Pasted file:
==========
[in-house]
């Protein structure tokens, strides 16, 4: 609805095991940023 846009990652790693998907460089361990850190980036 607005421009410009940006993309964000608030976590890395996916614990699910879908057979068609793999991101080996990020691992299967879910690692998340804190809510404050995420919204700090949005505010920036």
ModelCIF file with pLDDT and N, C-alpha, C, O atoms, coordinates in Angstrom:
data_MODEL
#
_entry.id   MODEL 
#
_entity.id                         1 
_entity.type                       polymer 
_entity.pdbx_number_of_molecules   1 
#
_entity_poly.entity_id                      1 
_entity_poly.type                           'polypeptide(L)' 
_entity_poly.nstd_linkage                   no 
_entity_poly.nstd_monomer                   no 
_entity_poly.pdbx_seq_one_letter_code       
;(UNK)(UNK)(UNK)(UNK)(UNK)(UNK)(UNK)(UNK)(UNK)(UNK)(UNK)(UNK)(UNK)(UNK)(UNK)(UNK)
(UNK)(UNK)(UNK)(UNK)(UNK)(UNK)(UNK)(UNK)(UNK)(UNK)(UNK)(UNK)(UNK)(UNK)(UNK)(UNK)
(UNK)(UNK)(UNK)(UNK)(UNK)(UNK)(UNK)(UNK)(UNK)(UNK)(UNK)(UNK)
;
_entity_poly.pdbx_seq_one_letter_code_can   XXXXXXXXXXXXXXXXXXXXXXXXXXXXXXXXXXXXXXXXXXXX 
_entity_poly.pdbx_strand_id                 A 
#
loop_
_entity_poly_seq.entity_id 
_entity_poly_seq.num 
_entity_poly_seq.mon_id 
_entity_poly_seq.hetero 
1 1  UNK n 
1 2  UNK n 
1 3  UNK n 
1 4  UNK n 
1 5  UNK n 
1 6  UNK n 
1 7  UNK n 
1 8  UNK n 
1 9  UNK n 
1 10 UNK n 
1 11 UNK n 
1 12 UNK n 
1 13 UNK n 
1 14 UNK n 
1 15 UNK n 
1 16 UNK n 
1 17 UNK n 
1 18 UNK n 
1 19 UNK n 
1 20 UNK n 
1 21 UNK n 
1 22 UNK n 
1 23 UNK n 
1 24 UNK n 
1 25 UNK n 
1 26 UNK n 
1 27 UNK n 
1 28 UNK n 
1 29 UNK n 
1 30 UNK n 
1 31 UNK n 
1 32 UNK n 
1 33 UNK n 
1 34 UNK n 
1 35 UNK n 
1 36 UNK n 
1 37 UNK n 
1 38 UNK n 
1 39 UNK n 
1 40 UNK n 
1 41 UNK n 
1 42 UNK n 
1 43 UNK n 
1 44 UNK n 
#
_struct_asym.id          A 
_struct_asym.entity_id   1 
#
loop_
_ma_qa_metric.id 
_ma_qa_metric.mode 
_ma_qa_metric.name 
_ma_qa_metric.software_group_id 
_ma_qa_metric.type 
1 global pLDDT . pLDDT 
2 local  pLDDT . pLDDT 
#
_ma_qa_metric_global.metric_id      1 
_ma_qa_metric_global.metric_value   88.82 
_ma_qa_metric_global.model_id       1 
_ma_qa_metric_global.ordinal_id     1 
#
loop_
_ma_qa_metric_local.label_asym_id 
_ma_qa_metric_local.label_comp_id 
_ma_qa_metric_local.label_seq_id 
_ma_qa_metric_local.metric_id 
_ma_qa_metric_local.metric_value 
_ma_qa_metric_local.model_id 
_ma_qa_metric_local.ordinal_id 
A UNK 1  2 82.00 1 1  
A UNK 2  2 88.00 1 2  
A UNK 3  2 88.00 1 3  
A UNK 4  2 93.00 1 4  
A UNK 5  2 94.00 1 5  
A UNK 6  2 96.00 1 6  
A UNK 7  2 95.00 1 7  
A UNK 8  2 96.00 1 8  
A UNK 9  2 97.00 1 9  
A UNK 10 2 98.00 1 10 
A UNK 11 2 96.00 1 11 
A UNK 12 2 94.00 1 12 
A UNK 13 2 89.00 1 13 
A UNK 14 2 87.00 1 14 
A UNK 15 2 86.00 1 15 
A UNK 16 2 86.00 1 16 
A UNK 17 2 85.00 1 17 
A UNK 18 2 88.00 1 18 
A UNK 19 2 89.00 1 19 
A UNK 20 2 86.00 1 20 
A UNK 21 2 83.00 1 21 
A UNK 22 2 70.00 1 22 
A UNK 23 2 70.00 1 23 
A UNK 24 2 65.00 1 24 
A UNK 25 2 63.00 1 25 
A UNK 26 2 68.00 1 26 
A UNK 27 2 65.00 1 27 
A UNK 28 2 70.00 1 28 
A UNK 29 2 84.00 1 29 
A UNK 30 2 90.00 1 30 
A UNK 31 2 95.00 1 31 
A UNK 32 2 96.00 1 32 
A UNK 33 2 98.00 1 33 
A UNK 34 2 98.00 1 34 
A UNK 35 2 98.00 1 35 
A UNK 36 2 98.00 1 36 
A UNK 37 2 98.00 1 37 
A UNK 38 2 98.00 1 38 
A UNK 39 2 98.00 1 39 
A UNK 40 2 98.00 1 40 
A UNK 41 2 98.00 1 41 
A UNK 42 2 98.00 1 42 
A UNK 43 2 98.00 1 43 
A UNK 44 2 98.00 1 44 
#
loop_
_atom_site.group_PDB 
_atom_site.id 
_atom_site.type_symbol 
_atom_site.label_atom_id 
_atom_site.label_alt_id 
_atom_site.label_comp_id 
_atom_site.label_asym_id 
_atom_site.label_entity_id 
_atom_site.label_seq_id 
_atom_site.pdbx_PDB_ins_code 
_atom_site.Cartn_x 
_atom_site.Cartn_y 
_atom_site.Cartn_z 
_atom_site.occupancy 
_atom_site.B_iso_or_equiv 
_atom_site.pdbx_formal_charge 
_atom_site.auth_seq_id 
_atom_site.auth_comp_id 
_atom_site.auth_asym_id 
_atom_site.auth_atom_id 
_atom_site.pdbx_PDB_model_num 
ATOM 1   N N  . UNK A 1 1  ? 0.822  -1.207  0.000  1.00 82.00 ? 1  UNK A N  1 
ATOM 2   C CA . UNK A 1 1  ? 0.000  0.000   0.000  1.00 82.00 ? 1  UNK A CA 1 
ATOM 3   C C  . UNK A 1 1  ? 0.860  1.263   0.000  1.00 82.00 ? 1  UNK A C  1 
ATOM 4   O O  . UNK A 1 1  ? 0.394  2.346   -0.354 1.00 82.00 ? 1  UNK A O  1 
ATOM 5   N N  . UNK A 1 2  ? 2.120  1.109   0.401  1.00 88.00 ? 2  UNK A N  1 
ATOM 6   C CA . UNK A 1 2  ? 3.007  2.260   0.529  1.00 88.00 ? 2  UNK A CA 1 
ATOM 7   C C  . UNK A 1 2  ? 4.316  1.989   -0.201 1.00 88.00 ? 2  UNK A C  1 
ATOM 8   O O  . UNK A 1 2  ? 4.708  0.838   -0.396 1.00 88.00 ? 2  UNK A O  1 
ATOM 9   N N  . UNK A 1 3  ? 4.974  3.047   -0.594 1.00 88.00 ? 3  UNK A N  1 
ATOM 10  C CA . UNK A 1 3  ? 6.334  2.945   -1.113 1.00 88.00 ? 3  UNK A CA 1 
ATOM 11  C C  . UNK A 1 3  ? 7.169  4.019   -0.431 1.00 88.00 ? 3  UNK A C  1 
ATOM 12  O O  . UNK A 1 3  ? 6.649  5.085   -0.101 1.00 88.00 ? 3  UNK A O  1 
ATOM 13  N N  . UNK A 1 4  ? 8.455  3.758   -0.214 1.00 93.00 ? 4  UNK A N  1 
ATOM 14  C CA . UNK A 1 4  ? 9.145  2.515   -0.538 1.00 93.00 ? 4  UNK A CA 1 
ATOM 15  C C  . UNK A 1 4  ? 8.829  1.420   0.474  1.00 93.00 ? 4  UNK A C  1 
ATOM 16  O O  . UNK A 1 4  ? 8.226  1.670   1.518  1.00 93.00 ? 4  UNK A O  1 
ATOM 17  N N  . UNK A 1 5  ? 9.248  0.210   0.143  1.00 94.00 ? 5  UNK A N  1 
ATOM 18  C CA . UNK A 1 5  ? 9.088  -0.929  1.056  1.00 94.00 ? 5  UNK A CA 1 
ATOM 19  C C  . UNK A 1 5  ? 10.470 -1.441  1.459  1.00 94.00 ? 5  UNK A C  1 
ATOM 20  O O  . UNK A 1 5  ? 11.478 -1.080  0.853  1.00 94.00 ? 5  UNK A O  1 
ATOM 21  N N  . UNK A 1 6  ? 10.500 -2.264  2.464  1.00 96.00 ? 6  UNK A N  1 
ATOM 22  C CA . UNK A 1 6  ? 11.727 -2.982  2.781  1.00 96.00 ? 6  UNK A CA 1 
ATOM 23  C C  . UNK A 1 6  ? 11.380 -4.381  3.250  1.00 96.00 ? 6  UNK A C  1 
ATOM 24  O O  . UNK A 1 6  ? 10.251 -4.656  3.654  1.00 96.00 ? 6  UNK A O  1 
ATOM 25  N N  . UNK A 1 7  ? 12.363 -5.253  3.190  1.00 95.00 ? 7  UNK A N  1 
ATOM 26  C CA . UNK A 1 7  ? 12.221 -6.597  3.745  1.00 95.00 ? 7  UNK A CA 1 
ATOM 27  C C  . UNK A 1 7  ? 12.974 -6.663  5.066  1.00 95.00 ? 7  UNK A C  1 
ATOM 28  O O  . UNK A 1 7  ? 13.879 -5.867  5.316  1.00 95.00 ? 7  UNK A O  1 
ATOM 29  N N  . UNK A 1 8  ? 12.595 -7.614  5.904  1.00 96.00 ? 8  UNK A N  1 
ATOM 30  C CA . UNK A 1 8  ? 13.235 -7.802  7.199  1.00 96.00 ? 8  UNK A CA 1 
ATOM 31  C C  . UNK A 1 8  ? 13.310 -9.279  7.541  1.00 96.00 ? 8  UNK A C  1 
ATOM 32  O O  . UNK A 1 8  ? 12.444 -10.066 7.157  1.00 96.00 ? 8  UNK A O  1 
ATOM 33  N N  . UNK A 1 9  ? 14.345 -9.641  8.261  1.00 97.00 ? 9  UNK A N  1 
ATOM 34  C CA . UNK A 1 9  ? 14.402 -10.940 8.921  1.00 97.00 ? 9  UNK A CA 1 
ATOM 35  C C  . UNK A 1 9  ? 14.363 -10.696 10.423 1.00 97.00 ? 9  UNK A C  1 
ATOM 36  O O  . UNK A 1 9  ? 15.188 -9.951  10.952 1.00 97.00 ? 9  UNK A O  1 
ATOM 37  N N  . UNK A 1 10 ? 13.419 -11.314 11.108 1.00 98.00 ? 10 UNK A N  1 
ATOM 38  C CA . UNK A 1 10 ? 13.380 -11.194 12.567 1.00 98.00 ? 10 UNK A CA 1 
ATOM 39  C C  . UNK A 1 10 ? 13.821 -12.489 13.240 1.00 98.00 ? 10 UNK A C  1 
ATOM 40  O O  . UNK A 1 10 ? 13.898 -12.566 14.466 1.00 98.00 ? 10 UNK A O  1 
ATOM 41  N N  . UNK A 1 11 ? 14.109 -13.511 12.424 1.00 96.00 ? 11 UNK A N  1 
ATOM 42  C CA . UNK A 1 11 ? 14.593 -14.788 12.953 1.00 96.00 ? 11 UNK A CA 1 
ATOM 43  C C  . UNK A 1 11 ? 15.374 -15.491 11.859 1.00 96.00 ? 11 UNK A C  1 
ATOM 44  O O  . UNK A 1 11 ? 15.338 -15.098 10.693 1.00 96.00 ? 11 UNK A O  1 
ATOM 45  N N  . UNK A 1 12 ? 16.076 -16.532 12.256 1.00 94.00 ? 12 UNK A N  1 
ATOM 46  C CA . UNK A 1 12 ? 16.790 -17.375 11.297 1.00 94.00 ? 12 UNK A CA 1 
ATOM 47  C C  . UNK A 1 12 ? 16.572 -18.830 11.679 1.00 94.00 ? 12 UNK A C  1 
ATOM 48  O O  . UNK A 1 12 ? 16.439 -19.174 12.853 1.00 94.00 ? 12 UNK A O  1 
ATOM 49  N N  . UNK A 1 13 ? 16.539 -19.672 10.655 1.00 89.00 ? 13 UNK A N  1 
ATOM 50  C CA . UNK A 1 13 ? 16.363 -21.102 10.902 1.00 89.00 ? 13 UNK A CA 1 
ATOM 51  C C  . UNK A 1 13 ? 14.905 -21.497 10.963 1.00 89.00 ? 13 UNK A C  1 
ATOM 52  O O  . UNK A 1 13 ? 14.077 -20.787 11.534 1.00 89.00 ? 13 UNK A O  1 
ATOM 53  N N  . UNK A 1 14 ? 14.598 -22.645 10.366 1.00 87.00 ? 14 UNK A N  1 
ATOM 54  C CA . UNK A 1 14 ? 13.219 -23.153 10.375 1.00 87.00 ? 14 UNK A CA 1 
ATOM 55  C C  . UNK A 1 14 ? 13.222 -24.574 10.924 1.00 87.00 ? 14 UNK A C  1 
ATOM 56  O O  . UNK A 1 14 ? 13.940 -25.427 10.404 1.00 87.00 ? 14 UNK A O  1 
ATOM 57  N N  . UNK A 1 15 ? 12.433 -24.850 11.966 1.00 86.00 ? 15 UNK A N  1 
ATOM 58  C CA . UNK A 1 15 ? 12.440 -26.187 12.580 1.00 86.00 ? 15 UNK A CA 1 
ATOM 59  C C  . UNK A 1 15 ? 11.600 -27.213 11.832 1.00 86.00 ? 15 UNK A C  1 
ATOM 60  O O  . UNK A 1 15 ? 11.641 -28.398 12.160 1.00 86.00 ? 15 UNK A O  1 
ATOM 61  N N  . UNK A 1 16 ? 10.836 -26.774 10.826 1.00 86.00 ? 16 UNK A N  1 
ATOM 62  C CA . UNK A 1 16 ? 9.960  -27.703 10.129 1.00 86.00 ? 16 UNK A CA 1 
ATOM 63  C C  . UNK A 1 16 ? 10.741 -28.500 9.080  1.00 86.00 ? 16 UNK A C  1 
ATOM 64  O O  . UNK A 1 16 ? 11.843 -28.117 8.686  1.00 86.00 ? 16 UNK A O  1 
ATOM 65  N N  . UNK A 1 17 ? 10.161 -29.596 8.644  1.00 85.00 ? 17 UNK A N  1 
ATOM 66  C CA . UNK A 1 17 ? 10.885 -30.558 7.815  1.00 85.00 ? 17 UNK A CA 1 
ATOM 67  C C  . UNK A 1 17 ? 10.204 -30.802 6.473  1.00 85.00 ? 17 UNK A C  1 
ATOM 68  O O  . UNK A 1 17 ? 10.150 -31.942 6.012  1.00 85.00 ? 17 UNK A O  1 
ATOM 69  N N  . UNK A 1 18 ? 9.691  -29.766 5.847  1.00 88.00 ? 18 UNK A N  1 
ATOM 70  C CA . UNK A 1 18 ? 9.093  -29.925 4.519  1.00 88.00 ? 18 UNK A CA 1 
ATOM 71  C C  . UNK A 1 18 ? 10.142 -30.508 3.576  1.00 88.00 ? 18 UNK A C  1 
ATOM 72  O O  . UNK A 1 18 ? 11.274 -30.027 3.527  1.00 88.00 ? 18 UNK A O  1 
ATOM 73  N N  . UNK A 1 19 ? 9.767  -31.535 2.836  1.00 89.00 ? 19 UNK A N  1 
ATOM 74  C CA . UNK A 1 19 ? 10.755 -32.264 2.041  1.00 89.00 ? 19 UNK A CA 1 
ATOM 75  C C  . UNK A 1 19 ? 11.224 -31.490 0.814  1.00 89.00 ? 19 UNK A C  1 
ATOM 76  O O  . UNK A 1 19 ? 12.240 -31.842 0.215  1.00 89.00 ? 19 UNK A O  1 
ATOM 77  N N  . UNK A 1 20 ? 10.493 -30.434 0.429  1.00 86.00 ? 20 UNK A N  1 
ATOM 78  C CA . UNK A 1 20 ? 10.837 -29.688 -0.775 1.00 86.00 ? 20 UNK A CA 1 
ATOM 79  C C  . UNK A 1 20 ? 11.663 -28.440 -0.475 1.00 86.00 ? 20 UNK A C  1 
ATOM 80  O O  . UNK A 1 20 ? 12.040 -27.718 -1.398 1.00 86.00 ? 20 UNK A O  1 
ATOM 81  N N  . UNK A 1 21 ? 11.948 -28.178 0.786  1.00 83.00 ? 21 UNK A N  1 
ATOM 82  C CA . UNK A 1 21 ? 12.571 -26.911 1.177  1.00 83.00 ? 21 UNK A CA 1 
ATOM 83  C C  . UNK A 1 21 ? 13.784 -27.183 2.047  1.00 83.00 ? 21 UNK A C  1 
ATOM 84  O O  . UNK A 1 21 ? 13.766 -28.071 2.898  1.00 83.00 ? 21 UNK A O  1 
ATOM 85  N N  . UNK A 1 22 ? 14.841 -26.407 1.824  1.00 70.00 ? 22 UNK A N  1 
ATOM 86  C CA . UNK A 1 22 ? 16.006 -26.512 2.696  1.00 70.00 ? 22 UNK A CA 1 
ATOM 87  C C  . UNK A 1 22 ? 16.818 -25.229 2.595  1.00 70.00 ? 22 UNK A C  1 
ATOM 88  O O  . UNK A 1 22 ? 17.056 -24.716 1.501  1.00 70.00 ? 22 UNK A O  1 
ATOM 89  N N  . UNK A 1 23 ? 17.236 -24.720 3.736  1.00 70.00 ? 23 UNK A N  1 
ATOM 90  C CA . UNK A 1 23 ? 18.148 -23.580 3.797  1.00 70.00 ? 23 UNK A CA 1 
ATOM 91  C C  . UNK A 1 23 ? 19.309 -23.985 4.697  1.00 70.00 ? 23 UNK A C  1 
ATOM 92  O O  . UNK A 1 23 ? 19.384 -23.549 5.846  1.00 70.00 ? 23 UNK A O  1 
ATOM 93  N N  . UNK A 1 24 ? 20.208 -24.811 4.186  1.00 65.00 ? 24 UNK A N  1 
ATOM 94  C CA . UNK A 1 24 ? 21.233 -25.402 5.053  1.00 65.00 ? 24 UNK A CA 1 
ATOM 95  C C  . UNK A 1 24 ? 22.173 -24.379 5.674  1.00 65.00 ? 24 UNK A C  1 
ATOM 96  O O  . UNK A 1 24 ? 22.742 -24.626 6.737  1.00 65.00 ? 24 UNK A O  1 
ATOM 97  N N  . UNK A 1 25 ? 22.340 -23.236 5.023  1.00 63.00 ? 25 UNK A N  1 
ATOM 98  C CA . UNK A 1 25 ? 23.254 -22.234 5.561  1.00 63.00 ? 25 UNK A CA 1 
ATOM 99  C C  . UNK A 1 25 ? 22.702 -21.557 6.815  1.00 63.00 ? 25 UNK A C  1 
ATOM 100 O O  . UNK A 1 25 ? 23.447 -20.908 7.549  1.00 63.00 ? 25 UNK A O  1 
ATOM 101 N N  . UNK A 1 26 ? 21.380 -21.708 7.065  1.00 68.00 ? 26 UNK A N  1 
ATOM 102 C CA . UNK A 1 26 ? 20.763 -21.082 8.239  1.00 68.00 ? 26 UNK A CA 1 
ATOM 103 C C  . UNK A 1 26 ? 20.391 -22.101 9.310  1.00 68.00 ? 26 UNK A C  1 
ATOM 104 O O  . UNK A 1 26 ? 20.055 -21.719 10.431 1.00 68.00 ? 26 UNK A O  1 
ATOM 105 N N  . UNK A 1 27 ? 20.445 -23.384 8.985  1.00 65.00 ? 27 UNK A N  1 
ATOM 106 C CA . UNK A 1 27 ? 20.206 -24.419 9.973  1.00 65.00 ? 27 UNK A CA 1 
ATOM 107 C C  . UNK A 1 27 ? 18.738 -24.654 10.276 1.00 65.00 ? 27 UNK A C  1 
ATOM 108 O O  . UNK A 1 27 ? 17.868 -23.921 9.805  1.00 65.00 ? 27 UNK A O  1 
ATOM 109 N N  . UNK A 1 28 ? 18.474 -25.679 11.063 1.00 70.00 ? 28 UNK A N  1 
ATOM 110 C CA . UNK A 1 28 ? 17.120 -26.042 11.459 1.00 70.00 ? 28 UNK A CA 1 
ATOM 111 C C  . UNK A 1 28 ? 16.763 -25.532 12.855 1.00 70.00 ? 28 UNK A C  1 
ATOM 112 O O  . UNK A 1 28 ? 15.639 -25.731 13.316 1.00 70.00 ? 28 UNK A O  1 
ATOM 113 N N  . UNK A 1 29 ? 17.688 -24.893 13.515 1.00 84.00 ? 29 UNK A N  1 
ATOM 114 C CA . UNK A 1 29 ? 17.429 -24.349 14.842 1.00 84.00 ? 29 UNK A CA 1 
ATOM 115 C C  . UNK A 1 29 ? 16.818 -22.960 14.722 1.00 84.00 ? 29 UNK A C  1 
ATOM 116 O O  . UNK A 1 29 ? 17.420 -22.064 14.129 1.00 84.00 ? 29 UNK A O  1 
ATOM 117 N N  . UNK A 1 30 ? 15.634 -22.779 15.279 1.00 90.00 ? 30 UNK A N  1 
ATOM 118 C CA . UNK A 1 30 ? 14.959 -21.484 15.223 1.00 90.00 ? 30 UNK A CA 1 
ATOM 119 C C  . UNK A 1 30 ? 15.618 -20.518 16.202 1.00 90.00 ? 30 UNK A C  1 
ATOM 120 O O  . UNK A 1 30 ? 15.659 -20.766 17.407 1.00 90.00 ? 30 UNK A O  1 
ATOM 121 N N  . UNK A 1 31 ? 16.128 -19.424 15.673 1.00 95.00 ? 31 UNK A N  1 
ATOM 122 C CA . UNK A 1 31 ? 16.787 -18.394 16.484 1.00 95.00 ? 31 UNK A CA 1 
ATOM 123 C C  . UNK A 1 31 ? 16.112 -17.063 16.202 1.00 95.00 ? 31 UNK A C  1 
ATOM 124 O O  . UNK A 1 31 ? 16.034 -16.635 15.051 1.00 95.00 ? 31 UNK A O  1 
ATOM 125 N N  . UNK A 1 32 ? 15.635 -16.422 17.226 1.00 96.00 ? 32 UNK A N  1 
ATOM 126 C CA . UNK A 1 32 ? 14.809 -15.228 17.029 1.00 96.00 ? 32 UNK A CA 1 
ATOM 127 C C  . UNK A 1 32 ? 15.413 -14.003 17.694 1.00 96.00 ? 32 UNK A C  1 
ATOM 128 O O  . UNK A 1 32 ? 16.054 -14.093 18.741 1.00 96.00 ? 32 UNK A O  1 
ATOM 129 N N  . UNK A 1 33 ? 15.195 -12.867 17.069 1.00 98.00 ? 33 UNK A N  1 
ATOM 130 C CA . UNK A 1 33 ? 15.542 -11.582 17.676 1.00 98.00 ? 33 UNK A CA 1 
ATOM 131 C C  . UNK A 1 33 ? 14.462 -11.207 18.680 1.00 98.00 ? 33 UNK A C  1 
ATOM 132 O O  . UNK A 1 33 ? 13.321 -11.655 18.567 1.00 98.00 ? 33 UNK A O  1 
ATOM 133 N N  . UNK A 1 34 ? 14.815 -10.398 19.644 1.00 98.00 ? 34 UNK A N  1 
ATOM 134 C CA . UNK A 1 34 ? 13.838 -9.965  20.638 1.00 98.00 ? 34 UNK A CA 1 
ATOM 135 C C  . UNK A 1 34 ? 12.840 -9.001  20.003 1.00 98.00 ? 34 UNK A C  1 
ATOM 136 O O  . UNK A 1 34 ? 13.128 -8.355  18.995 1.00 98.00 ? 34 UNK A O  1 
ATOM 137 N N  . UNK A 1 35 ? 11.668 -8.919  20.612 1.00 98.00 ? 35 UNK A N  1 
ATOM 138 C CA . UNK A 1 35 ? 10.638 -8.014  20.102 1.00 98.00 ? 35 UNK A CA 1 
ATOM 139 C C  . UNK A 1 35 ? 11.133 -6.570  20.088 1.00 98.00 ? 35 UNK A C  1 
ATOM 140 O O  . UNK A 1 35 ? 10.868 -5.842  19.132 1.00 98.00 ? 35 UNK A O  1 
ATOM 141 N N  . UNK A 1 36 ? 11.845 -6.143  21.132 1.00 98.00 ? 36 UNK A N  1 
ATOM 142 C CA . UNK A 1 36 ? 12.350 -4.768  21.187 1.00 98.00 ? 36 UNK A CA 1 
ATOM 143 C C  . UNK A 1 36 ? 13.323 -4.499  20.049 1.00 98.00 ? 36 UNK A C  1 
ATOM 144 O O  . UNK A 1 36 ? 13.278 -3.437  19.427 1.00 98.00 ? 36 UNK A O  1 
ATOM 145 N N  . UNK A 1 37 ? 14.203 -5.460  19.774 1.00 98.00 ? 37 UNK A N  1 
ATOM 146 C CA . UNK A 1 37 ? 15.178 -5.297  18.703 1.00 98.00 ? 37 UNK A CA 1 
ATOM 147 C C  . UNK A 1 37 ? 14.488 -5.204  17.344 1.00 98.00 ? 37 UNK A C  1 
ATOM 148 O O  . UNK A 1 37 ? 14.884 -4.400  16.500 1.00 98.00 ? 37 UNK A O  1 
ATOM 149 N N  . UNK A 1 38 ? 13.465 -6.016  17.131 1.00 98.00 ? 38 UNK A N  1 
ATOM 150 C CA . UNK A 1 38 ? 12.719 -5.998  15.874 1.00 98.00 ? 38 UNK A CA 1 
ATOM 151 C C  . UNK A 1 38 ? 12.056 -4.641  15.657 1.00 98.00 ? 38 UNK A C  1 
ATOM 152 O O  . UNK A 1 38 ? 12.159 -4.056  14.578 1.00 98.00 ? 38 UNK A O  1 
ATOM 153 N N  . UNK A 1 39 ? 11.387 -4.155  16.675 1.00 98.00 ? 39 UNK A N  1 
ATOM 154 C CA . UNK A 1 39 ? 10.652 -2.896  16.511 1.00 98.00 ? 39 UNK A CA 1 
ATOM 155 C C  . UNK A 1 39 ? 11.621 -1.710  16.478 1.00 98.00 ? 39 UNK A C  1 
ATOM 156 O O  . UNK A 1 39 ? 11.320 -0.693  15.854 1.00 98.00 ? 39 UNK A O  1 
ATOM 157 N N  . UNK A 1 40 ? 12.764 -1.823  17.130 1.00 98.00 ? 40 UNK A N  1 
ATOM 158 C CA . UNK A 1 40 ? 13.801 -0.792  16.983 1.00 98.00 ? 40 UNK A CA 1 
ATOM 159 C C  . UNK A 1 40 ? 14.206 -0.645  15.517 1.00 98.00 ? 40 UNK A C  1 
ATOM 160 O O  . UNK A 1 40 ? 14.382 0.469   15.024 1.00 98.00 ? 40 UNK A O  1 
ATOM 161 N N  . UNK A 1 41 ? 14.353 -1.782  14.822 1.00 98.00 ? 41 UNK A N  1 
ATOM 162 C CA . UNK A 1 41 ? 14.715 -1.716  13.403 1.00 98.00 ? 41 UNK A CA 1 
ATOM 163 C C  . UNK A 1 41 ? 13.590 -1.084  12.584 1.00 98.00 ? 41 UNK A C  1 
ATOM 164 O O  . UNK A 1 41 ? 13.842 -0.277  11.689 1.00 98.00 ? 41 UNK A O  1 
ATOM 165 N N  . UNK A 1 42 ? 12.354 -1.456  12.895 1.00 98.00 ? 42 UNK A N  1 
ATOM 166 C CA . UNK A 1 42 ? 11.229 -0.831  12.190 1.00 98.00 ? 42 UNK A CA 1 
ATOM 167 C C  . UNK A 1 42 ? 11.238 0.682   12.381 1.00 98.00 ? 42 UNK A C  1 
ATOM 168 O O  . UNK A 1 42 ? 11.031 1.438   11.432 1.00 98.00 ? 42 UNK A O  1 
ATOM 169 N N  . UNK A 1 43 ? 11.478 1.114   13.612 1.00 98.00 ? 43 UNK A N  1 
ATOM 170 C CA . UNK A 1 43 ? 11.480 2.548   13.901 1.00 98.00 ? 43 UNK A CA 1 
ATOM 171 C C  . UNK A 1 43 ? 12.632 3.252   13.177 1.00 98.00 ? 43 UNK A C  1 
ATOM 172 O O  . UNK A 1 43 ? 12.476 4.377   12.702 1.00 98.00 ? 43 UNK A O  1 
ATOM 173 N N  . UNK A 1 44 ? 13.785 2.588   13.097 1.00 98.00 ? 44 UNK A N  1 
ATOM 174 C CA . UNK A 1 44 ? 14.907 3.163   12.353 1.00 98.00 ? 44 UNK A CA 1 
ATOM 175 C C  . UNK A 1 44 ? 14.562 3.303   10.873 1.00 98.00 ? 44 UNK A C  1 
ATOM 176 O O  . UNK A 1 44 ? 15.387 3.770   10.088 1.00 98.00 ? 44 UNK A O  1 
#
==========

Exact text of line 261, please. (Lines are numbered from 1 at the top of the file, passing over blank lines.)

ATOM 96  O O  . UNK A 1 24 ? 22.742 -24.626 6.737  1.00 65.00 ? 24 UNK A O  1 